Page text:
Google Duplex Sounds Like a Human Because a Quarter of the Time, It Is
by Samra Anees
In March, Google announced that its digital assistant Google Duplex was rolling out. Soon after in May, Google announced CallJoy, a small business phone that serves as a virtual agent that can answer inbound calls, redirect callers to website links to book appointments, and even block spam calls. Many people were shocked at just how human Google’s digital assistant sounded—it even used filler phrases like “um” and “uh” that gave it more human-like mannerisms.
This blog explores how Google Duplex calls really work, and whether or not Google Duplex was falsely advertised.
A Quarter of Google Assistant Calls are from Call Centers
Recently, we learned that actually 25% of the time, it’s not Google Duplex you are talking to when you answer a call from “Google Assistant,” but a real human working in a call center. This came to light when a restaurant owner received a call from “Google Assistant,” and was so amazed by how human the speaker sounded, asked, “are you a robot?” to which the speaker on the other end laughed and replied, “No, I’m human.”
Google then confirmed that about 25% of calls initiated by Google Duplex are started by a human, while 15% of Google Duplex calls involve human intervention from a call center. The problem is, with Google Duplex already sounding so human-like, people answering calls from Duplex can’t distinguish robot from human, and until now, wouldn’t have thought to because everyone was under the assumption that Google Duplex was the one doing the calling 100% of the time.
Was Google Duplex Misleading?
Google Duplex was advertised as a fully sufficient digital assistant that could make calls and schedule appointments on its own. While some are questioning the capabilities of Google Duplex after this announcement, others are not surprised at the human involvement and believe that the AI in Google Duplex is in the early stages, and still augments the human workforce without replacing it. Eventually, it will be able to perform these tasks on its own.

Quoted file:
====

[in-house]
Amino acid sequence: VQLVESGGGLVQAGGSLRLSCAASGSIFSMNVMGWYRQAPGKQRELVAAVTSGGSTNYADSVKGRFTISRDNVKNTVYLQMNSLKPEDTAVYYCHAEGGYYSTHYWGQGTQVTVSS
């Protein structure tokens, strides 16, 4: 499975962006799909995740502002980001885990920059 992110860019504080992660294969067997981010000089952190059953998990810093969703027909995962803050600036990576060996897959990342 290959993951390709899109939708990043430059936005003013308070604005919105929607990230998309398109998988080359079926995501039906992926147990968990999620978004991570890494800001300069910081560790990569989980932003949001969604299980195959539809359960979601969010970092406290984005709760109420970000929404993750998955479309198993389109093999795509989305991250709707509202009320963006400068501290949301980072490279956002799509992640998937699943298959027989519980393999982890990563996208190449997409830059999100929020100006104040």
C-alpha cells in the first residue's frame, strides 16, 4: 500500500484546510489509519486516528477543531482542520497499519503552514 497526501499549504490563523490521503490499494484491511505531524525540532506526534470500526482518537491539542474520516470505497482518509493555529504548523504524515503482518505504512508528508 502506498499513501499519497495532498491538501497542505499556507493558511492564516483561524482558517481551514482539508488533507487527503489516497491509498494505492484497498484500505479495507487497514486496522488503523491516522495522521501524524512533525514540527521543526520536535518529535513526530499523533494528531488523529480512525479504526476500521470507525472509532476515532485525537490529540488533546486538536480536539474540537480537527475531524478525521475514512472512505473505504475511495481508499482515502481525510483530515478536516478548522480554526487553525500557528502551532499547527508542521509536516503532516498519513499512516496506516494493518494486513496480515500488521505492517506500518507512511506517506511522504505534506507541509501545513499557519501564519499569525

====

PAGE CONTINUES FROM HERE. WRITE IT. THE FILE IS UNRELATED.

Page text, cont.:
While there’s nothing wrong with Duplex augmenting the workforce instead of completely automating the process, the issue lies in the fact that most people believed that the technology was already advanced enough to do the tasks it claimed it could do on its own; the fact that humans were involved in many of these processes came as a shock.
After marveling at the human-like capacity of Google Duplex, it’s slightly disappointing to learn that there is actually a lot of human involvement in the technology; more than was necessarily communicated with the launch of the product. While this dampens the hype around Google Duplex, the technology still has the potential to become what it was originally advertised to be. We will have to wait and see how this affects the success of the product.